Capital Bank Financial in Coral Gables, Fla., has finally ended its lengthy silence on its acquisition plans.
Executives at the $7.3 billion-asset company vowed in October 2014 to stop discussing or answering questions about deals until they had one in hand. After announcing a deal on Monday that would substantially boost its deposit share in the Charlotte market, Chief Financial Officer Christopher Marshall identified Florida and Tennessee as other areas where it is eyeing expansion.
"We continue to see excellent growth opportunities in both Florida and Tennessee, and we expect to continue growing in these markets … both organically and through future acquisition opportunities," Marshall said on a conference call discussing Capital's acquisition of the $2.4 billion-asset CommunityOne Bancorp in Charlotte.
How quickly it moves, though, depends on how ready it is to cross $10 billion of assets, a mark where it would face stress testing and caps on interchange fees.
The deal for CommunityOne would put Capital on the cusp of that threshold, but officials said Monday that it could delay crossing it by shedding lower-yielding loans and securities in the coming months. Purging certain assets would also help Capital Bank improve its return on assets, Marshall said. Capital Bank has been targeting a 1% return on assets by the end of this year; that metric stood at 0.92% at Sept. 30.
Absent another acquisition, Capital Bank's plan to shed lower-yielding assets should help keep it below the $10 billion mark until 2017. Marshall said the company expects to start losing about $4 million in annual interchange fee revenue starting in 2018.
Capital Bank was formed in 2010 to roll up community banks, but its deal for CommunityOne, expected to close in the first quarter, would be its first acquisition since October 2012.
The deal is important because it signals that Capital Bank is ready to start buying again, Brady Gailey, an analyst at Keefe, Bruyette & Woods, wrote in a note to clients. He added that Capital might be in better shape to pursue deals since its operating agreement with the Office of the Comptroller of the Currency was lifted in late August.
"We like this deal as it partially deploys Capital Bank's excess capital in attractive North Carolina markets with only reasonable tangible book value dilution," Gailey said.
Much of Monday's conference call was devoted to Capital Bank's plans for CommunityOne, a company formed in 2011 by the merger of the struggling FNB United and Bank of Granite. That merger was made possible due to $310 million in capital from investors such as Carlyle Group and Oak Hill Capital Partners.
"We're partnering with people we know really well in markets where we have decades of experience," Gene Taylor, Capital Bank's chairman and chief executive, said during the call. "We're really focused on growth. This would include making a larger balance sheet available for CommunityOne's existing credit relationships as well as focusing all our combined resources on the task of generating new relationships."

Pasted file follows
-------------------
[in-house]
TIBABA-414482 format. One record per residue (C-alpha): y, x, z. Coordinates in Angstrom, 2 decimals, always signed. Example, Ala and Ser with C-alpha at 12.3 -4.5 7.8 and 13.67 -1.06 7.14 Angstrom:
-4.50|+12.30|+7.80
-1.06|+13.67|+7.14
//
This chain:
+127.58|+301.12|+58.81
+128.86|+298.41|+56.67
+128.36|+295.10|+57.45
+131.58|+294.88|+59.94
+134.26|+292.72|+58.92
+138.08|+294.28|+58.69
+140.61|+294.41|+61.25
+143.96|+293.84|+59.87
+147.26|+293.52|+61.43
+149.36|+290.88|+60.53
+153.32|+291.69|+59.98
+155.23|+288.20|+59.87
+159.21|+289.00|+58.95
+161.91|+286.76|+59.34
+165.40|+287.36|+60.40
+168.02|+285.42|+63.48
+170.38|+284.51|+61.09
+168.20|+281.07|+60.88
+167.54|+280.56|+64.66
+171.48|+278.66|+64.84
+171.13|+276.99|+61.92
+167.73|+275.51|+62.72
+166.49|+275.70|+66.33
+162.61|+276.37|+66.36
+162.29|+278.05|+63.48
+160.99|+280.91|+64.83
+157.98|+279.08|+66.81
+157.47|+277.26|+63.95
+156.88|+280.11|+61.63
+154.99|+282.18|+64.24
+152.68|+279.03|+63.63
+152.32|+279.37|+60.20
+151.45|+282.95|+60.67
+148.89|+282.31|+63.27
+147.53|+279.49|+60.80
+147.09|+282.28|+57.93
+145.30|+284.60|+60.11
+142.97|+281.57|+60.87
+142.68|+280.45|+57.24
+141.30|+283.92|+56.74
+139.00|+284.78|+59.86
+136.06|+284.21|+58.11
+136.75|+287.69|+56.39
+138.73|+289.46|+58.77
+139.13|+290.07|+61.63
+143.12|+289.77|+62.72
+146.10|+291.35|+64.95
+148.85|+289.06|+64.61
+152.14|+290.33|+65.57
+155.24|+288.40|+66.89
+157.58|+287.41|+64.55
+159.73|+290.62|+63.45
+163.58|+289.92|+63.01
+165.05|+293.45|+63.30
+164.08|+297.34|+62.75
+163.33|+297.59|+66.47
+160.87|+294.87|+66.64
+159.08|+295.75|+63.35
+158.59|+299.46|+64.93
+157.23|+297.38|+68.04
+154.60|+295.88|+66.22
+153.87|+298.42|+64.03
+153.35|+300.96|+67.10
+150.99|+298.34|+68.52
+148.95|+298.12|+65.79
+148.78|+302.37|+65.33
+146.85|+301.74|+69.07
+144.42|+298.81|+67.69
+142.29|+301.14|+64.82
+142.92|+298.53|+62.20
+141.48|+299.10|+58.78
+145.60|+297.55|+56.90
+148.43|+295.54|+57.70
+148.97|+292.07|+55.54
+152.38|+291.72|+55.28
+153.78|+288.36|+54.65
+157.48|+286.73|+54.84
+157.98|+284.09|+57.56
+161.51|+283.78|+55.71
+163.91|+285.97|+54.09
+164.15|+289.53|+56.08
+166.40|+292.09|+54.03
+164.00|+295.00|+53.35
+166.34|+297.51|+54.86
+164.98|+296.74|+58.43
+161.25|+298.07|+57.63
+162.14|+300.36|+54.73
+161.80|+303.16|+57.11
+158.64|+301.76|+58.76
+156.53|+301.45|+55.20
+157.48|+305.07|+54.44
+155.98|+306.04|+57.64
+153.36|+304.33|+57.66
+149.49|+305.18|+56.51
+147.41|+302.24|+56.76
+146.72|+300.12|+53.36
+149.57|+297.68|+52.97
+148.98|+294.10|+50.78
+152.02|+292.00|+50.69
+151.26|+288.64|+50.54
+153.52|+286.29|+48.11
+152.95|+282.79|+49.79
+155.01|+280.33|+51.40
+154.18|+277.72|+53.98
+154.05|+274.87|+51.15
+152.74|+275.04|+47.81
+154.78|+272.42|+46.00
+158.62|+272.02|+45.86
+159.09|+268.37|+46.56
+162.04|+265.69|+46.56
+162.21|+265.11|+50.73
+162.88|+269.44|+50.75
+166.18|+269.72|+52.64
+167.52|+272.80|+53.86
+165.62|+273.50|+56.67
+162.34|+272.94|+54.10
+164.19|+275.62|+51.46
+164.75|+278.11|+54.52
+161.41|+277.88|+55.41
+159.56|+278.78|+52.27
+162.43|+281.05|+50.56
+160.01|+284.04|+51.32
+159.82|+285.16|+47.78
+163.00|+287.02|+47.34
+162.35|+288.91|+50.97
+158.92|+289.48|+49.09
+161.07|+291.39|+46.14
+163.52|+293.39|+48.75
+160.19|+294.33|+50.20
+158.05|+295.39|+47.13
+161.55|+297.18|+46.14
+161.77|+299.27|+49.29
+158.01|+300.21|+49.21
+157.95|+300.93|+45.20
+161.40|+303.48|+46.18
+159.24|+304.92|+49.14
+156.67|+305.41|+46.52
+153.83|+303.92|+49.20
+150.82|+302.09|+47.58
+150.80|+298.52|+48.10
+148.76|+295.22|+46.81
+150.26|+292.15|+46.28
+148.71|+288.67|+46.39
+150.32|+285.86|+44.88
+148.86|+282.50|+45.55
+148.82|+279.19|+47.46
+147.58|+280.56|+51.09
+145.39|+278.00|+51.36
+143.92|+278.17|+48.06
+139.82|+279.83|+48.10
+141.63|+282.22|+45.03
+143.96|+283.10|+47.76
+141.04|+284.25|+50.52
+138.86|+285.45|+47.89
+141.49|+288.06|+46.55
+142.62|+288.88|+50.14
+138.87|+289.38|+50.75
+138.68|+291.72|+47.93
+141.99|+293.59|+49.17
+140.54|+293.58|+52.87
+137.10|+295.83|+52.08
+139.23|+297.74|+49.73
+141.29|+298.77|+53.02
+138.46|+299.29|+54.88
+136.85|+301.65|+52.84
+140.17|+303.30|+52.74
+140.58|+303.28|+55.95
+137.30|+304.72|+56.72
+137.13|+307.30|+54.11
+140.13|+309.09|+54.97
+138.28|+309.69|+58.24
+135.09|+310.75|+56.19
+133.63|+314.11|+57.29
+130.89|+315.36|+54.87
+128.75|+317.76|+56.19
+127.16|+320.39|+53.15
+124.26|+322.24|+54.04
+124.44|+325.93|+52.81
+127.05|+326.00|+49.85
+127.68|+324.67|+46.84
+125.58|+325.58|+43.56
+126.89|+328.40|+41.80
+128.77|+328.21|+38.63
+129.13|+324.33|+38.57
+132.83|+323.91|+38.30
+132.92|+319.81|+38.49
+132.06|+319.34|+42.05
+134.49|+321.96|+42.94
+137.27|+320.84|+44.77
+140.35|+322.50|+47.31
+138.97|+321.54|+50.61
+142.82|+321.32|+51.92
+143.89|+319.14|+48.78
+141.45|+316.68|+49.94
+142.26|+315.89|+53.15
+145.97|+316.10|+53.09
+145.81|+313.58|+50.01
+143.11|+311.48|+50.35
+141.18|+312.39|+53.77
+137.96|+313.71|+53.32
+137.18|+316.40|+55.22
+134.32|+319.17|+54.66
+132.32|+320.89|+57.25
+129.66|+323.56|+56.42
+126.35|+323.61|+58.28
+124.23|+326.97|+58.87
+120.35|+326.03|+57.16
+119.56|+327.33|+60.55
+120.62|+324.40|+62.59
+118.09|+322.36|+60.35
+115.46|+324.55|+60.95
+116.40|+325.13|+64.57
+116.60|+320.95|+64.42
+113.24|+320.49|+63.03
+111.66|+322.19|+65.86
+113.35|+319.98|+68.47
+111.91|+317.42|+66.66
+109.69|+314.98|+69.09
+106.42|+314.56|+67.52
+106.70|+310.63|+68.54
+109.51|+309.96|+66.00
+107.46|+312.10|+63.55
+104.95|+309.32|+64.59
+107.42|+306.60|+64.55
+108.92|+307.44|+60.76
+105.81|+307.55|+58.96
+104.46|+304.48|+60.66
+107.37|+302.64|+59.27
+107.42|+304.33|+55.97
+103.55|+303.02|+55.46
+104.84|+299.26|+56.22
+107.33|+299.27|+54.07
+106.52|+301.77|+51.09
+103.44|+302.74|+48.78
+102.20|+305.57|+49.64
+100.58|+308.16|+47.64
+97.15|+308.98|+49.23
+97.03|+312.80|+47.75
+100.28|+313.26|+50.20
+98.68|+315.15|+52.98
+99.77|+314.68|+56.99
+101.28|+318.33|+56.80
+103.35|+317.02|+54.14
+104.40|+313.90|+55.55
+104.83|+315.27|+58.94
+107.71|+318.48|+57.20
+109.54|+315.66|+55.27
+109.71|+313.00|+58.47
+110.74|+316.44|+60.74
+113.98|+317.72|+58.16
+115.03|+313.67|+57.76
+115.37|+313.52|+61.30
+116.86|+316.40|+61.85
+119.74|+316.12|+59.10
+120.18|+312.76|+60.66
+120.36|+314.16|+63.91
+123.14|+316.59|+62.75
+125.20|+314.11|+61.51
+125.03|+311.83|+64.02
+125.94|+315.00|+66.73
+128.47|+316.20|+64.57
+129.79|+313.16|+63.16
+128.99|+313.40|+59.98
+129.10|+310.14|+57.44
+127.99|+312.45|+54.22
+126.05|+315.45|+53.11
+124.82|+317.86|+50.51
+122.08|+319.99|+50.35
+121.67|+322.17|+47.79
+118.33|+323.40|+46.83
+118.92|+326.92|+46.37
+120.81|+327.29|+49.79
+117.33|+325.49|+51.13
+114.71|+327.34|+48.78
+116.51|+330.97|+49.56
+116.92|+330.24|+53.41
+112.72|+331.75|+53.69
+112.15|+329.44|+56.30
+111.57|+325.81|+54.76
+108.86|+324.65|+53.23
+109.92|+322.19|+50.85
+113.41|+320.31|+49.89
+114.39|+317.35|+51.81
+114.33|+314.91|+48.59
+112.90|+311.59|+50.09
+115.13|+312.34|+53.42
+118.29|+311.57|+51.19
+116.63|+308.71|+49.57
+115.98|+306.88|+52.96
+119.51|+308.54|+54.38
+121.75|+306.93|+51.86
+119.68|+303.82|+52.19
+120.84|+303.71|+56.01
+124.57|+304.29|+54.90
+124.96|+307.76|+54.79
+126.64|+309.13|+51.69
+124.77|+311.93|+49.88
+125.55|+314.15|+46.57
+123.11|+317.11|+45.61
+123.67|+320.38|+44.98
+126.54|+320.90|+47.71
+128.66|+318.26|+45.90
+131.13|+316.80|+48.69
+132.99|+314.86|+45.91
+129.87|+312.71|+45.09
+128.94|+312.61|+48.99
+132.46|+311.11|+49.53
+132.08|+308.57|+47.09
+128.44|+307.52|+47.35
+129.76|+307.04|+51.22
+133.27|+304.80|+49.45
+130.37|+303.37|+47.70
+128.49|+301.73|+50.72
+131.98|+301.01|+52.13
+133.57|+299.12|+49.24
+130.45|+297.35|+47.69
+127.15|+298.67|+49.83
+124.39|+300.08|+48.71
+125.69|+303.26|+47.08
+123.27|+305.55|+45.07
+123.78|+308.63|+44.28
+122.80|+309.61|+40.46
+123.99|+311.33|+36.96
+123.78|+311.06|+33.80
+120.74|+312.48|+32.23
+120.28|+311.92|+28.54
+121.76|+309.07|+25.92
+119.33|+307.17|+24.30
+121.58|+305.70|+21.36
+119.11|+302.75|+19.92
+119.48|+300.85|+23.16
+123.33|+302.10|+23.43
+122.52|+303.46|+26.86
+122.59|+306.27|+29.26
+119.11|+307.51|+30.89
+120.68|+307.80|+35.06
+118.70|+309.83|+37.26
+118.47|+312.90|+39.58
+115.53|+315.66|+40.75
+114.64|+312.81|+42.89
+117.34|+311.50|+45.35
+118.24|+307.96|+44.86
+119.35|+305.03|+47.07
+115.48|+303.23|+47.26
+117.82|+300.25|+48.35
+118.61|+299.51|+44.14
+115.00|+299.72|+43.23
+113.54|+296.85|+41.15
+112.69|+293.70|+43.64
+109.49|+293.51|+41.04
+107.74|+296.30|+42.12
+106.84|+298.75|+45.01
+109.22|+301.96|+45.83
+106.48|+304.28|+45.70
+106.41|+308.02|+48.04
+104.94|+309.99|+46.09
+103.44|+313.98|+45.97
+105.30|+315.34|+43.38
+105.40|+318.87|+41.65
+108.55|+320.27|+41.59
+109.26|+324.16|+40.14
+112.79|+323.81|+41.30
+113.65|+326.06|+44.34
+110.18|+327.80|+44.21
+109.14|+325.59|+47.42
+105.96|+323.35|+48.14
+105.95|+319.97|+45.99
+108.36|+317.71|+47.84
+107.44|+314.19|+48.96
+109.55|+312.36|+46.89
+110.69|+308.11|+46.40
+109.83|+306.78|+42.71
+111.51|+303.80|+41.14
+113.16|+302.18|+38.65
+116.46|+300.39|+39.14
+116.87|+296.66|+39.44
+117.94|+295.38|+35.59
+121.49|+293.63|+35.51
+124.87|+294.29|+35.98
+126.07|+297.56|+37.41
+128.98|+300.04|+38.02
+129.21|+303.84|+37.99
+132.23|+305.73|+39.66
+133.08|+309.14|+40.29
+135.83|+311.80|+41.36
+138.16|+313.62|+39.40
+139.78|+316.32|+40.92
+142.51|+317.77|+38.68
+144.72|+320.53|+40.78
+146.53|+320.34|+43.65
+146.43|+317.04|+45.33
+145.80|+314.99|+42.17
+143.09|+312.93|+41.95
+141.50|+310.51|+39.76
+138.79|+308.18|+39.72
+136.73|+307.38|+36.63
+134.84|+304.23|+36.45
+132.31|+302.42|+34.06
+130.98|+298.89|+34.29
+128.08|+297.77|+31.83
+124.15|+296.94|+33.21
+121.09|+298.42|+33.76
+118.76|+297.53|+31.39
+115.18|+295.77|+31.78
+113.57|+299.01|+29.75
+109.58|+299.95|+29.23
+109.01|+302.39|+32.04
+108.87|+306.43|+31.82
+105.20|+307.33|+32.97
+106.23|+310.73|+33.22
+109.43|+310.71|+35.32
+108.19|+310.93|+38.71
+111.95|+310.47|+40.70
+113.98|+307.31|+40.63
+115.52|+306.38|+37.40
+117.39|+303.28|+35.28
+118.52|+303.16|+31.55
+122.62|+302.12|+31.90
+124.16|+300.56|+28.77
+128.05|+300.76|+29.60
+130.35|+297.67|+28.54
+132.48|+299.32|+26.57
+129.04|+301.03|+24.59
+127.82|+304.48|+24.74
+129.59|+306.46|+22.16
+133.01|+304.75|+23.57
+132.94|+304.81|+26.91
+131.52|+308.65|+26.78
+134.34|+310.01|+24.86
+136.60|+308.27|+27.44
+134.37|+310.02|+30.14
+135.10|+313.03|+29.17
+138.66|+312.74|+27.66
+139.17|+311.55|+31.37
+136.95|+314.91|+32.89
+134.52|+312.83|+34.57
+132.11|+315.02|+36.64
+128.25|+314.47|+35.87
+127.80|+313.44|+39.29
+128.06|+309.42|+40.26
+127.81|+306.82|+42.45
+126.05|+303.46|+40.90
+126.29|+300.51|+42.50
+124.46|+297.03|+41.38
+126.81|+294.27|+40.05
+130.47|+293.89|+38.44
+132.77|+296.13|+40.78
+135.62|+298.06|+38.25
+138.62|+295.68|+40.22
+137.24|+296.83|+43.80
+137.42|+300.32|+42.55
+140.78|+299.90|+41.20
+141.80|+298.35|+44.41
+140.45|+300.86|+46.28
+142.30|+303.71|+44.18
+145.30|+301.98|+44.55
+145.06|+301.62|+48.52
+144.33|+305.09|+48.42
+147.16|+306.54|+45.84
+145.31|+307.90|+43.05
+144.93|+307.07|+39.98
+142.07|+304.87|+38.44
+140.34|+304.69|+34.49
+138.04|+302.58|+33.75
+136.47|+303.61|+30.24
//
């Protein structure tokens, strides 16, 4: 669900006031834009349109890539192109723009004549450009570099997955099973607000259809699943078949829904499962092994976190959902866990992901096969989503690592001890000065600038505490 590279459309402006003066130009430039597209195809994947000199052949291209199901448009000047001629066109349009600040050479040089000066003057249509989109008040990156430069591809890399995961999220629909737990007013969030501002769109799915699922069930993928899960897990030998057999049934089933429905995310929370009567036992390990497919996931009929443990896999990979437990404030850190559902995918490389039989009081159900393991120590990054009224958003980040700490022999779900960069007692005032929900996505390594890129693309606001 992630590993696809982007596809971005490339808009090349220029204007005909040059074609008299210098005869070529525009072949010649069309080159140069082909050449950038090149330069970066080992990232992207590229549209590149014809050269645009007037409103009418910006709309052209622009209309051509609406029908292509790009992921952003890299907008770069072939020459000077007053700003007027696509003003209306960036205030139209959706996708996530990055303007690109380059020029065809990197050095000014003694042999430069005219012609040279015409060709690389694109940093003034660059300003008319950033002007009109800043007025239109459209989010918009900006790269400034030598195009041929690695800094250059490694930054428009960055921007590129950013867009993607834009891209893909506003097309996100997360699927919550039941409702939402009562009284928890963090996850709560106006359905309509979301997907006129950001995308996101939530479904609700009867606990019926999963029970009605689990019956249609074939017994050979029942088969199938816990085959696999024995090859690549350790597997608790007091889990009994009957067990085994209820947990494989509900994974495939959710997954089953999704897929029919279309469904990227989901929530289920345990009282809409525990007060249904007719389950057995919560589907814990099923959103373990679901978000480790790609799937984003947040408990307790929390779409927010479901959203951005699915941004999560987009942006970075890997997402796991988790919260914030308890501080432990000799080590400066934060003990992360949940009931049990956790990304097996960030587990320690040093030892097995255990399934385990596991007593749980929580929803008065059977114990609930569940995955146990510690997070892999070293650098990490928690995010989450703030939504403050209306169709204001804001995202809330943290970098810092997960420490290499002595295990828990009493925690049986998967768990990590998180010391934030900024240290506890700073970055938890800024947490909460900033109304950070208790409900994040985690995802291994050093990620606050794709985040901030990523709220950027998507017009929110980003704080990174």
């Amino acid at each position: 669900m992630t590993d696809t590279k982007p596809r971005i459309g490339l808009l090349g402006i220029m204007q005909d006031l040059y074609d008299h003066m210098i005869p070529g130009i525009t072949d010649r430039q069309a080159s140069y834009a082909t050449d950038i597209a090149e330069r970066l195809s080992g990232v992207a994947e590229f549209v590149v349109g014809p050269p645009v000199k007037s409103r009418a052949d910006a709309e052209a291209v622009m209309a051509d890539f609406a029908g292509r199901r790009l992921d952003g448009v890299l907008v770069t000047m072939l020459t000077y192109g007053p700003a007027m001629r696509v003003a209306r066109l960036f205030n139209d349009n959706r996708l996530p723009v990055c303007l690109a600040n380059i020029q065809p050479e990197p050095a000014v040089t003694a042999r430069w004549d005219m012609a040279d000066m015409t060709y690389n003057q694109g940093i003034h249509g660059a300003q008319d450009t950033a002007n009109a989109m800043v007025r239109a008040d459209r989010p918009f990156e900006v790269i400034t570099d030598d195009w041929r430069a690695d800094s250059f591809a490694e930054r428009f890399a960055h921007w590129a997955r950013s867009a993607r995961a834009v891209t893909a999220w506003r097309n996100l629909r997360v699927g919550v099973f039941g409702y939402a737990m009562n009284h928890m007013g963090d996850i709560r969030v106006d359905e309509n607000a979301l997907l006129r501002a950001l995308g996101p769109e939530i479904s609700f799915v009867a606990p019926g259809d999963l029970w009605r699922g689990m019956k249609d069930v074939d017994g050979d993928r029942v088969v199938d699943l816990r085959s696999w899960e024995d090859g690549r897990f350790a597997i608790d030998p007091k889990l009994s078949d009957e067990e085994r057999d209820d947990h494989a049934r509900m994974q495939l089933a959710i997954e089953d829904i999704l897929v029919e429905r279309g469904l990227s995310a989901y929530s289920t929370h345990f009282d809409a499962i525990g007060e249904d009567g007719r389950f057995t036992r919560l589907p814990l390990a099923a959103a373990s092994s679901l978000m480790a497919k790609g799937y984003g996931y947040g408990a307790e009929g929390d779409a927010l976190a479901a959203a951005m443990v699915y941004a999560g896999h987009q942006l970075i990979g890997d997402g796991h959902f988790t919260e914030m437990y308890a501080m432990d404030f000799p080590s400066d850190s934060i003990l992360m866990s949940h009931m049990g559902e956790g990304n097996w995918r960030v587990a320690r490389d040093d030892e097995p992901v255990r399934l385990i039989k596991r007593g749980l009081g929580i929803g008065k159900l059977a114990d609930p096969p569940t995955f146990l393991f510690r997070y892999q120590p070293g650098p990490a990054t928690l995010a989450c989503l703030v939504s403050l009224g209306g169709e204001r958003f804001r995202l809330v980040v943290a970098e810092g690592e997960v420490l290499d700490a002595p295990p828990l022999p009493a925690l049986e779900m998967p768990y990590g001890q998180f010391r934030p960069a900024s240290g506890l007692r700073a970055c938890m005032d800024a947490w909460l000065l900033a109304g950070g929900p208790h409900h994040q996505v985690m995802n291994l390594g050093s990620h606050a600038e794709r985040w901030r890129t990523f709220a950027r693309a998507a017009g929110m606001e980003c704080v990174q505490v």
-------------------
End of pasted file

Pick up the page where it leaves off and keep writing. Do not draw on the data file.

Marshall said in response to an analyst's question that Capital Bank was invited to bid on CommunityOne, a company that the buyer's management team had been following closely in recent years. Negotiations finally yielded a deal valued at $350 million, or 130% of CommunityOne's tangible book value.
Cost-cutting is the focus, as Capital Bank plans to trim about 39% of CommunityOne's expense base by 2017. A large part of the cuts will involve consolidating overlapping systems, as Capital Bank plans to keep most of the seller's client-facing employees, Marshall said.
There will also be opportunities to boost revenue, though they were not including in the financial assumptions. Marshall noted that CommunityOne has more experience with Small Business Administration lending, while Capital Bank has been focused on larger commercial clients. The deal would also increase Capital Bank's branches in and around Charlotte from three to 16 and more than quintuple its total deposits in the market.
For CommunityOne, the deal would complete an extended turnaround effort that seemed to gain traction in the past year. The company had been producing healthier results, re-entered certain business lines, opened lending offices in Raleigh, N.C., and Charleston, S.C. and bought a branch and $65 million in deposits from CertusBank. Company executives had even started to talk more about making acquisitions.
"We're proud of the progress that we've made," Bob Reid, CommunityOne's chief executive, said during brief remarks on Monday's call. "I want to thank all of my teammates for the contributions they have made. I know they're proud of what they've accomplished … but it is the right time for us to partner with another institution."
It is unclear what Carlyle and Oak Hill plan to do with their shares in CommunityOne. While the sale seems to provide an exit for the firms, Kevin Fitzsimmons, an analyst at Hovde Group, wrote in a note to clients that the deal's price represents a discount to the big shareholders' estimated cost-basis investment of $16 a share.
Marshall declined to discuss the ongoing role of private equity. Representatives for Carlyle and Oak Hill also declined to comment.